Buck Showalter's arrival as Orioles manager last season was a booster shot of competence for a franchise that had been allowed to deteriorate for far too long, a sense that the organization and its place in the game mattered again. There were several dramatic walk-off wins and a 34-23 finish to the year. Now at 30-33 this season, the team has reached that point in the discussion that goes, "The Orioles are on the upswing. Yes, but ... they have a long way to go." The key is the attentive cultivation of a young pitching staff and Showalter knows harvest time is still a ways off.
"These guys are sharing a lot of the first-time things together," he told me. "They come with different backgrounds and different makeups, they're not all robots. The AL East is relentless, it's a tough place to develop young pitching but I'll tell you one thing: If they get through it they'll be as mentally tough as anyone. We'll have some good and bad while we get some seed on the ground."
An immediate concern is 24-year-old Brian Matusz, the fourth overall pick in the 2008 draft. In his final eight starts last season, Matusz went 6-0 with a 1.57 ERA and allowed just 29 hits in 46 innings. However, Matusz missed the first two months of this season with a painful intercostal strain in his rib area and retired only four batters in Sunday's 9-6 loss to Tampa Bay, allowing four runs and five hits while walking four. In three starts since his return from the DL, Matusz's WHIP is 1.78.
The biggest issue is a dramatic dip in Matusz's velocity. Johnny Damon led off the game with a home run on an 86-mph fastball. Matusz's fastball Sunday was consistently between 85 and 87 mph and never higher than 89 mph. Matusz insisted after the game that he's 100 percent healthy. Both Damon and Rays manager Joe Maddon told reporters that Matusz isn't throwing as hard as he has in the past, with Maddon adding that he thinks Matusz isn't fully healthy.
"He's basically just starting out in spring training," Showalter said. "He's not where he's going to be. He came out of camp as our second starter and the challenge was not to rush him back."
Zach Britton, a 23-year-old lefty, was too impressive this spring to leave behind and by May 1, Britton was 5-1, 2.63. In seven starts since, however, Britton is 1-3, 3.65 and with 82 innings already worked toward a cap of approximately 180, the Orioles will skip Britton's scheduled start on Tuesday in an effort to slow his workload so he's available to pitch in September, a step the organization will likely take several more times. "I had a talk with him after his last start," Showalter said. "I told him, 'I know you'd like to go 25-0 but it's not going to happen. A guy with 30 or 35 starts may go out there with all his bullets only 10 times a year. It's those other 20 starts when you learn to pitch in the big leagues. What are you going to do to defend yourself and keep us in the game?' That's the reason you love the kid, he expects perfection."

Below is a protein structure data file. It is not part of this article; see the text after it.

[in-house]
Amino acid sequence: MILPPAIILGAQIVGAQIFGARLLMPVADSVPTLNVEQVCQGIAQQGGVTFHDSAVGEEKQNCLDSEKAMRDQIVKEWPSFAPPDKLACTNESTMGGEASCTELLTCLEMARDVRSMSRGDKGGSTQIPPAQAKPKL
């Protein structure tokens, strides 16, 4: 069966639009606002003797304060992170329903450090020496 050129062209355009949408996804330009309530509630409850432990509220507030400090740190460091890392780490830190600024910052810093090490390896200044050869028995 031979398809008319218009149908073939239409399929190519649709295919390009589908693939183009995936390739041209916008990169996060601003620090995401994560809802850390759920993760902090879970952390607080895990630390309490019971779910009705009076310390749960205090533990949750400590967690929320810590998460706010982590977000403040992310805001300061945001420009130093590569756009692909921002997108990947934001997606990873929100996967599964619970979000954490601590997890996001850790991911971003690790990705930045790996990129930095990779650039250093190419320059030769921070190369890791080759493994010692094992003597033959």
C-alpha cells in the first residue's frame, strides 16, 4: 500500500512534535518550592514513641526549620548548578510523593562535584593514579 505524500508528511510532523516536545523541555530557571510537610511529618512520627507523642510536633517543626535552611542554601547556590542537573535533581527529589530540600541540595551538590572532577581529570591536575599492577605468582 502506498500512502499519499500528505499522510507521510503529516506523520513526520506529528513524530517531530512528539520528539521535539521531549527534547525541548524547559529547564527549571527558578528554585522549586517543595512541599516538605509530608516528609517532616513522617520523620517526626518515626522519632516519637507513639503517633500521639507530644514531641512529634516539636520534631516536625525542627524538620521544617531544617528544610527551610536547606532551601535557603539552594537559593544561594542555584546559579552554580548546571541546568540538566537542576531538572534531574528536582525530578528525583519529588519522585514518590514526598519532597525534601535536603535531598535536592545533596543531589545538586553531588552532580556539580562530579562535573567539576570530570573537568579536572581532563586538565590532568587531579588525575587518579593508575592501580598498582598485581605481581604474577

A bright spot has been 25-year-old right-hander Jake Arrieta. In Friday's 7-0 win over Tampa Bay, Arrieta threw 72 of his 98 pitches in the outer third of the strike zone or further outside, the highest percentage of his career. Sixty of his 71 pitches to left-handed hitters were away as lefties went 1-for-12 against him. It was a clear sign of progress. "Sometimes I don't think he knows how good he can be," Showalter said. "A pitching coach can't make a visit after every hitter or two so they have to understand and figure out by themselves out there what's going on."
There are no shortage of young rotation candidates and the Orioles are making sure the list keeps growing. Brad Bergesen, 25, and Chris Tillman, 23, struggled and were sent to Triple-A Norfolk, where Bergesen is 2-0 with a 0.60 ERA. In last week's amateur draft, Baltimore used 15 of its first 30 selections on pitchers, including seven of its first 10 picks. Showalter explained the organizational philosophy this way: "Very few teams can sign a No. 1 starter or trade for a No. 1 starter. We have to grow and develop our own. That's why most of our picks were pitchers. Once you have pitchers you can always go out and get bats."
The Orioles used the fourth overall pick to take the first prep player selected, Dylan Bundy, a high school pitcher from Oklahoma whose father built a baseball field in the family backyard. As a senior, Bundy went 11-0 with 158 strikeouts and only five walks in 71 innings. "We can't draft a safe college pitcher," Showalter said. "We have to take the guy who has the best chance to get to the front of our rotation. Try as you may, you can't screw up the good ones. We think he has as much upside as anybody in the draft. We have to out-evaluate and out-work. You have to trust your evaluations and we like where we are in the process."
Yes, the Orioles are on the upswing but they have a long way to go.
Follow Steve Berthiaume on Twitter @SBerthiaumeESPN.